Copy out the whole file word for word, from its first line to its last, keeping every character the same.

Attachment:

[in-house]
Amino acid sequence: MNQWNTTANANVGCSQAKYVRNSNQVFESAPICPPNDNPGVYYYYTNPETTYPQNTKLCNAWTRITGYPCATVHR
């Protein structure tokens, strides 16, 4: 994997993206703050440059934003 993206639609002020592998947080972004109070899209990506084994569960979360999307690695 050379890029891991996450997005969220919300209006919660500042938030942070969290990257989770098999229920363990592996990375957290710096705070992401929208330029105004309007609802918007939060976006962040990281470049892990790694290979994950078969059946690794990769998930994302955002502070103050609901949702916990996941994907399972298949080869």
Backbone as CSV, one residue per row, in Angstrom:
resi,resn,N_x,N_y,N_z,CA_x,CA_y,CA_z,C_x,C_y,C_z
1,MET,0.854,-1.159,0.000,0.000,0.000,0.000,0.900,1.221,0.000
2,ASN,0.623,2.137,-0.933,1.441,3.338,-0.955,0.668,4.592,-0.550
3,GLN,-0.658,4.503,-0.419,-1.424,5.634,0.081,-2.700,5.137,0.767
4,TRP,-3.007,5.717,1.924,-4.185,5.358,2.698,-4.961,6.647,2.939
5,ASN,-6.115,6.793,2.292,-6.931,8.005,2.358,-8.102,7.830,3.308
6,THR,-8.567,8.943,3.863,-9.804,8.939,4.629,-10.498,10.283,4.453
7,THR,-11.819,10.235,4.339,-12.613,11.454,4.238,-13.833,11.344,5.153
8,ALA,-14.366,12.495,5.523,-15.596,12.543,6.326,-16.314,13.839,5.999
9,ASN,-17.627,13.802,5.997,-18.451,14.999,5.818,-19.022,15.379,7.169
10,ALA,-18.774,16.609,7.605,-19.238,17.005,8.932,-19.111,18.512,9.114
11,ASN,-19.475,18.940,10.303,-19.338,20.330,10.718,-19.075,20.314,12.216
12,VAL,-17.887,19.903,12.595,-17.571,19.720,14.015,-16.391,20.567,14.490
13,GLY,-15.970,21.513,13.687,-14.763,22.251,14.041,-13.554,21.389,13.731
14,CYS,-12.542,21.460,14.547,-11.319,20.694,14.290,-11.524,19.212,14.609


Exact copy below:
[in-house]
Amino acid sequence: MNQWNTTANANVGCSQAKYVRNSNQVFESAPICPPNDNPGVYYYYTNPETTYPQNTKLCNAWTRITGYPCATVHR
């Protein structure tokens, strides 16, 4: 994997993206703050440059934003 993206639609002020592998947080972004109070899209990506084994569960979360999307690695 050379890029891991996450997005969220919300209006919660500042938030942070969290990257989770098999229920363990592996990375957290710096705070992401929208330029105004309007609802918007939060976006962040990281470049892990790694290979994950078969059946690794990769998930994302955002502070103050609901949702916990996941994907399972298949080869």
Backbone as CSV, one residue per row, in Angstrom:
resi,resn,N_x,N_y,N_z,CA_x,CA_y,CA_z,C_x,C_y,C_z
1,MET,0.854,-1.159,0.000,0.000,0.000,0.000,0.900,1.221,0.000
2,ASN,0.623,2.137,-0.933,1.441,3.338,-0.955,0.668,4.592,-0.550
3,GLN,-0.658,4.503,-0.419,-1.424,5.634,0.081,-2.700,5.137,0.767
4,TRP,-3.007,5.717,1.924,-4.185,5.358,2.698,-4.961,6.647,2.939
5,ASN,-6.115,6.793,2.292,-6.931,8.005,2.358,-8.102,7.830,3.308
6,THR,-8.567,8.943,3.863,-9.804,8.939,4.629,-10.498,10.283,4.453
7,THR,-11.819,10.235,4.339,-12.613,11.454,4.238,-13.833,11.344,5.153
8,ALA,-14.366,12.495,5.523,-15.596,12.543,6.326,-16.314,13.839,5.999
9,ASN,-17.627,13.802,5.997,-18.451,14.999,5.818,-19.022,15.379,7.169
10,ALA,-18.774,16.609,7.605,-19.238,17.005,8.932,-19.111,18.512,9.114
11,ASN,-19.475,18.940,10.303,-19.338,20.330,10.718,-19.075,20.314,12.216
12,VAL,-17.887,19.903,12.595,-17.571,19.720,14.015,-16.391,20.567,14.490
13,GLY,-15.970,21.513,13.687,-14.763,22.251,14.041,-13.554,21.389,13.731
14,CYS,-12.542,21.460,14.547,-11.319,20.694,14.290,-11.524,19.212,14.609